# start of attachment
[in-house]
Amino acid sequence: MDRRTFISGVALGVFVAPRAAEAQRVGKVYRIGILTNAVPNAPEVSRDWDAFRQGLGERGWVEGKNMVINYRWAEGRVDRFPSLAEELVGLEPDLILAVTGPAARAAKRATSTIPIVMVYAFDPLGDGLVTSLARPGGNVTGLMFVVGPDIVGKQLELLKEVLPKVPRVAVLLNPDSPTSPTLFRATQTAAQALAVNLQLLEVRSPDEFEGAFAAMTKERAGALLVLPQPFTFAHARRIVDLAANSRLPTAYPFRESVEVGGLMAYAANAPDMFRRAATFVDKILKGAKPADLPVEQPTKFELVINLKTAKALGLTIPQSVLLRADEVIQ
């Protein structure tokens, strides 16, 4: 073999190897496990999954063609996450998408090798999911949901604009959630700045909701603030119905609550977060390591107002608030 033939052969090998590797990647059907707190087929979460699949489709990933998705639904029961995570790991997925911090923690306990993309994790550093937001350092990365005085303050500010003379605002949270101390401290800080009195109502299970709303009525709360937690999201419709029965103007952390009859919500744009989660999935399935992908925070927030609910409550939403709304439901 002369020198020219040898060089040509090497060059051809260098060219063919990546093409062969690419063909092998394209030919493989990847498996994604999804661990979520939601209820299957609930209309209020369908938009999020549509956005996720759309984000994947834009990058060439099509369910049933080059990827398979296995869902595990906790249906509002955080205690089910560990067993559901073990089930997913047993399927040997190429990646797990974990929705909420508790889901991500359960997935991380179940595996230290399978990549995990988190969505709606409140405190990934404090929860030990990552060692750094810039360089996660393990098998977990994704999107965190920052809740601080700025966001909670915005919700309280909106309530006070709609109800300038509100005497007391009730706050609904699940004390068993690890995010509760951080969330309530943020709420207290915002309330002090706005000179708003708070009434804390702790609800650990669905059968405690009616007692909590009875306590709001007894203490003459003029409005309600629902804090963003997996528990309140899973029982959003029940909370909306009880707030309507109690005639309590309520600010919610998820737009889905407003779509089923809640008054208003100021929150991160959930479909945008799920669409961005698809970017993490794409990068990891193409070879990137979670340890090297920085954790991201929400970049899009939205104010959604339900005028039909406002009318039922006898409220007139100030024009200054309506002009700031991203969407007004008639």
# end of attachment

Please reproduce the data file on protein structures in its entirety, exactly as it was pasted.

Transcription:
[in-house]
Amino acid sequence: MDRRTFISGVALGVFVAPRAAEAQRVGKVYRIGILTNAVPNAPEVSRDWDAFRQGLGERGWVEGKNMVINYRWAEGRVDRFPSLAEELVGLEPDLILAVTGPAARAAKRATSTIPIVMVYAFDPLGDGLVTSLARPGGNVTGLMFVVGPDIVGKQLELLKEVLPKVPRVAVLLNPDSPTSPTLFRATQTAAQALAVNLQLLEVRSPDEFEGAFAAMTKERAGALLVLPQPFTFAHARRIVDLAANSRLPTAYPFRESVEVGGLMAYAANAPDMFRRAATFVDKILKGAKPADLPVEQPTKFELVINLKTAKALGLTIPQSVLLRADEVIQ
């Protein structure tokens, strides 16, 4: 073999190897496990999954063609996450998408090798999911949901604009959630700045909701603030119905609550977060390591107002608030 033939052969090998590797990647059907707190087929979460699949489709990933998705639904029961995570790991997925911090923690306990993309994790550093937001350092990365005085303050500010003379605002949270101390401290800080009195109502299970709303009525709360937690999201419709029965103007952390009859919500744009989660999935399935992908925070927030609910409550939403709304439901 002369020198020219040898060089040509090497060059051809260098060219063919990546093409062969690419063909092998394209030919493989990847498996994604999804661990979520939601209820299957609930209309209020369908938009999020549509956005996720759309984000994947834009990058060439099509369910049933080059990827398979296995869902595990906790249906509002955080205690089910560990067993559901073990089930997913047993399927040997190429990646797990974990929705909420508790889901991500359960997935991380179940595996230290399978990549995990988190969505709606409140405190990934404090929860030990990552060692750094810039360089996660393990098998977990994704999107965190920052809740601080700025966001909670915005919700309280909106309530006070709609109800300038509100005497007391009730706050609904699940004390068993690890995010509760951080969330309530943020709420207290915002309330002090706005000179708003708070009434804390702790609800650990669905059968405690009616007692909590009875306590709001007894203490003459003029409005309600629902804090963003997996528990309140899973029982959003029940909370909306009880707030309507109690005639309590309520600010919610998820737009889905407003779509089923809640008054208003100021929150991160959930479909945008799920669409961005698809970017993490794409990068990891193409070879990137979670340890090297920085954790991201929400970049899009939205104010959604339900005028039909406002009318039922006898409220007139100030024009200054309506002009700031991203969407007004008639």